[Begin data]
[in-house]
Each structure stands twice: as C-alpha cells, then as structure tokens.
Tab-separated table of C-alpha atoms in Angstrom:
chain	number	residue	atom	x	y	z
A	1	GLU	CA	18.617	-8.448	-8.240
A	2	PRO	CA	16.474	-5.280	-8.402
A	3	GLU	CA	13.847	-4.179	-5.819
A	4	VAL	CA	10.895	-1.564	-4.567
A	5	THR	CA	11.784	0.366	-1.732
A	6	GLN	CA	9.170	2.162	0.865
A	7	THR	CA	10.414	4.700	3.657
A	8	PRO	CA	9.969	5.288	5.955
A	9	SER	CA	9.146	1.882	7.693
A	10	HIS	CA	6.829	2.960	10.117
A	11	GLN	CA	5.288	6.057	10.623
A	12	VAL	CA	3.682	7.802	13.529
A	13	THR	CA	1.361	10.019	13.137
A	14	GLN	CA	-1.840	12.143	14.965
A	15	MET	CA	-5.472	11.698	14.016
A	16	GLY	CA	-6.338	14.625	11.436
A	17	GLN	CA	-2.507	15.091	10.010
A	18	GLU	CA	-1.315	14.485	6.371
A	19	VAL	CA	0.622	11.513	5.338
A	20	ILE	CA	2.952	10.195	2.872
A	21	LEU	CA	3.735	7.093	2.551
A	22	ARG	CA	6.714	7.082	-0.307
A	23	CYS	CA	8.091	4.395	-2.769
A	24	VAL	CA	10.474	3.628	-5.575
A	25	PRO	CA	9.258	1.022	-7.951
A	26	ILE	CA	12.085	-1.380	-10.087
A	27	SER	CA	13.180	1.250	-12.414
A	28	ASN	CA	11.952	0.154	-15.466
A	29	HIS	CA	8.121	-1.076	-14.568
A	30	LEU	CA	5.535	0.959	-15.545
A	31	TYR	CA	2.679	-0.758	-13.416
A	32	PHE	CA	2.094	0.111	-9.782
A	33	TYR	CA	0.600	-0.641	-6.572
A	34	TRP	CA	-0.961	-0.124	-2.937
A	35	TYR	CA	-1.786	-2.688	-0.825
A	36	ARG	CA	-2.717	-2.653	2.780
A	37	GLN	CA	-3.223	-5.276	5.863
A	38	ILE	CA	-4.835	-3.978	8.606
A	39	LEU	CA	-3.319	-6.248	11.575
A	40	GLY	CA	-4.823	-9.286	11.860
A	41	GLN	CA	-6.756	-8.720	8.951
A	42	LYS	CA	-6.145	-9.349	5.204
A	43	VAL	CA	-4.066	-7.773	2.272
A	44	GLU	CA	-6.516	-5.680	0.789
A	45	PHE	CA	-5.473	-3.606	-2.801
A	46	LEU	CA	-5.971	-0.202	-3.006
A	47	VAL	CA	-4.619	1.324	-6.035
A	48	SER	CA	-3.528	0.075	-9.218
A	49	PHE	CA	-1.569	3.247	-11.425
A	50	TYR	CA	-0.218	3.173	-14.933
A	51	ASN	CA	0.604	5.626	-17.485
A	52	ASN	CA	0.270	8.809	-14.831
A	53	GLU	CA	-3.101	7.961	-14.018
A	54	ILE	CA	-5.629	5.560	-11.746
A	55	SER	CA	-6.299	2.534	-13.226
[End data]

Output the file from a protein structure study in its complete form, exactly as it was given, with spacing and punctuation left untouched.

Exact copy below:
[in-house]
Each structure stands twice: as C-alpha cells, then as structure tokens.
Tab-separated table of C-alpha atoms in Angstrom:
chain	number	residue	atom	x	y	z
A	1	GLU	CA	18.617	-8.448	-8.240
A	2	PRO	CA	16.474	-5.280	-8.402
A	3	GLU	CA	13.847	-4.179	-5.819
A	4	VAL	CA	10.895	-1.564	-4.567
A	5	THR	CA	11.784	0.366	-1.732
A	6	GLN	CA	9.170	2.162	0.865
A	7	THR	CA	10.414	4.700	3.657
A	8	PRO	CA	9.969	5.288	5.955
A	9	SER	CA	9.146	1.882	7.693
A	10	HIS	CA	6.829	2.960	10.117
A	11	GLN	CA	5.288	6.057	10.623
A	12	VAL	CA	3.682	7.802	13.529
A	13	THR	CA	1.361	10.019	13.137
A	14	GLN	CA	-1.840	12.143	14.965
A	15	MET	CA	-5.472	11.698	14.016
A	16	GLY	CA	-6.338	14.625	11.436
A	17	GLN	CA	-2.507	15.091	10.010
A	18	GLU	CA	-1.315	14.485	6.371
A	19	VAL	CA	0.622	11.513	5.338
A	20	ILE	CA	2.952	10.195	2.872
A	21	LEU	CA	3.735	7.093	2.551
A	22	ARG	CA	6.714	7.082	-0.307
A	23	CYS	CA	8.091	4.395	-2.769
A	24	VAL	CA	10.474	3.628	-5.575
A	25	PRO	CA	9.258	1.022	-7.951
A	26	ILE	CA	12.085	-1.380	-10.087
A	27	SER	CA	13.180	1.250	-12.414
A	28	ASN	CA	11.952	0.154	-15.466
A	29	HIS	CA	8.121	-1.076	-14.568
A	30	LEU	CA	5.535	0.959	-15.545
A	31	TYR	CA	2.679	-0.758	-13.416
A	32	PHE	CA	2.094	0.111	-9.782
A	33	TYR	CA	0.600	-0.641	-6.572
A	34	TRP	CA	-0.961	-0.124	-2.937
A	35	TYR	CA	-1.786	-2.688	-0.825
A	36	ARG	CA	-2.717	-2.653	2.780
A	37	GLN	CA	-3.223	-5.276	5.863
A	38	ILE	CA	-4.835	-3.978	8.606
A	39	LEU	CA	-3.319	-6.248	11.575
A	40	GLY	CA	-4.823	-9.286	11.860
A	41	GLN	CA	-6.756	-8.720	8.951
A	42	LYS	CA	-6.145	-9.349	5.204
A	43	VAL	CA	-4.066	-7.773	2.272
A	44	GLU	CA	-6.516	-5.680	0.789
A	45	PHE	CA	-5.473	-3.606	-2.801
A	46	LEU	CA	-5.971	-0.202	-3.006
A	47	VAL	CA	-4.619	1.324	-6.035
A	48	SER	CA	-3.528	0.075	-9.218
A	49	PHE	CA	-1.569	3.247	-11.425
A	50	TYR	CA	-0.218	3.173	-14.933
A	51	ASN	CA	0.604	5.626	-17.485
A	52	ASN	CA	0.270	8.809	-14.831
A	53	GLU	CA	-3.101	7.961	-14.018
A	54	ILE	CA	-5.629	5.560	-11.746
A	55	SER	CA	-6.299	2.534	-13.226